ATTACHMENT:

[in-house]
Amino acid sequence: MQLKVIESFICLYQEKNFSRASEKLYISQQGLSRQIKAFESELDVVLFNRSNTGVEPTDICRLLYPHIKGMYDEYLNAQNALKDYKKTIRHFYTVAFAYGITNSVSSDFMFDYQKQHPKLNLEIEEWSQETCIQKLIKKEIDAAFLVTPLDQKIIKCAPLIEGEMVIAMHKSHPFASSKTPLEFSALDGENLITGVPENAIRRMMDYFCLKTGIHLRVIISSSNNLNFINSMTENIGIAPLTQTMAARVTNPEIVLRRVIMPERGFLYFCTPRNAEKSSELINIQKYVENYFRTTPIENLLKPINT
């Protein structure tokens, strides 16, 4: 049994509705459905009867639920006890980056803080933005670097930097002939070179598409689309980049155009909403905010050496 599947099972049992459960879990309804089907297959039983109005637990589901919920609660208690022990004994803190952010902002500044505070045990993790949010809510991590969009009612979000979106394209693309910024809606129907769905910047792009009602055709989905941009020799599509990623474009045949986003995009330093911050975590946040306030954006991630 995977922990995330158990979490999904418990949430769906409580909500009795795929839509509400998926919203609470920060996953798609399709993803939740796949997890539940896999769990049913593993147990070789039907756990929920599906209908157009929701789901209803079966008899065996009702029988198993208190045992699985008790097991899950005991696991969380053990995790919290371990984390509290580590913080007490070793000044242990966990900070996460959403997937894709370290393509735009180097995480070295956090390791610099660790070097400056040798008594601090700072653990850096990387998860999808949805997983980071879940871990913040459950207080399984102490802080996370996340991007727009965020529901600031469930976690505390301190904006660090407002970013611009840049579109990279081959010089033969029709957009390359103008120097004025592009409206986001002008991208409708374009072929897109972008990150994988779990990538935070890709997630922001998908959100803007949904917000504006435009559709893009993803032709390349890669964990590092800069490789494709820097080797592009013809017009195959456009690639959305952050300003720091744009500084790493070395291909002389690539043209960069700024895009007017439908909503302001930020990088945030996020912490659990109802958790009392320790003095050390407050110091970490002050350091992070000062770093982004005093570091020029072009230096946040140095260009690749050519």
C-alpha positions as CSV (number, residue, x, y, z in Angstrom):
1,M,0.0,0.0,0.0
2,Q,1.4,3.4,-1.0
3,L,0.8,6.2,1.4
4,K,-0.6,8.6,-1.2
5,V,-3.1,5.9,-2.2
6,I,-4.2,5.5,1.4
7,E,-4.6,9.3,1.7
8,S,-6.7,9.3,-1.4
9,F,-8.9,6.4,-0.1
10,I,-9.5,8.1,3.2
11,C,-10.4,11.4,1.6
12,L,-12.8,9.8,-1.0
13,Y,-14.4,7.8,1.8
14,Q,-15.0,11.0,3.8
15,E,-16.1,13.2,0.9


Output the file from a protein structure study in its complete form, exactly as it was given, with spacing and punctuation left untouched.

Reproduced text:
[in-house]
Amino acid sequence: MQLKVIESFICLYQEKNFSRASEKLYISQQGLSRQIKAFESELDVVLFNRSNTGVEPTDICRLLYPHIKGMYDEYLNAQNALKDYKKTIRHFYTVAFAYGITNSVSSDFMFDYQKQHPKLNLEIEEWSQETCIQKLIKKEIDAAFLVTPLDQKIIKCAPLIEGEMVIAMHKSHPFASSKTPLEFSALDGENLITGVPENAIRRMMDYFCLKTGIHLRVIISSSNNLNFINSMTENIGIAPLTQTMAARVTNPEIVLRRVIMPERGFLYFCTPRNAEKSSELINIQKYVENYFRTTPIENLLKPINT
């Protein structure tokens, strides 16, 4: 049994509705459905009867639920006890980056803080933005670097930097002939070179598409689309980049155009909403905010050496 599947099972049992459960879990309804089907297959039983109005637990589901919920609660208690022990004994803190952010902002500044505070045990993790949010809510991590969009009612979000979106394209693309910024809606129907769905910047792009009602055709989905941009020799599509990623474009045949986003995009330093911050975590946040306030954006991630 995977922990995330158990979490999904418990949430769906409580909500009795795929839509509400998926919203609470920060996953798609399709993803939740796949997890539940896999769990049913593993147990070789039907756990929920599906209908157009929701789901209803079966008899065996009702029988198993208190045992699985008790097991899950005991696991969380053990995790919290371990984390509290580590913080007490070793000044242990966990900070996460959403997937894709370290393509735009180097995480070295956090390791610099660790070097400056040798008594601090700072653990850096990387998860999808949805997983980071879940871990913040459950207080399984102490802080996370996340991007727009965020529901600031469930976690505390301190904006660090407002970013611009840049579109990279081959010089033969029709957009390359103008120097004025592009409206986001002008991208409708374009072929897109972008990150994988779990990538935070890709997630922001998908959100803007949904917000504006435009559709893009993803032709390349890669964990590092800069490789494709820097080797592009013809017009195959456009690639959305952050300003720091744009500084790493070395291909002389690539043209960069700024895009007017439908909503302001930020990088945030996020912490659990109802958790009392320790003095050390407050110091970490002050350091992070000062770093982004005093570091020029072009230096946040140095260009690749050519």
C-alpha positions as CSV (number, residue, x, y, z in Angstrom):
1,M,0.0,0.0,0.0
2,Q,1.4,3.4,-1.0
3,L,0.8,6.2,1.4
4,K,-0.6,8.6,-1.2
5,V,-3.1,5.9,-2.2
6,I,-4.2,5.5,1.4
7,E,-4.6,9.3,1.7
8,S,-6.7,9.3,-1.4
9,F,-8.9,6.4,-0.1
10,I,-9.5,8.1,3.2
11,C,-10.4,11.4,1.6
12,L,-12.8,9.8,-1.0
13,Y,-14.4,7.8,1.8
14,Q,-15.0,11.0,3.8
15,E,-16.1,13.2,0.9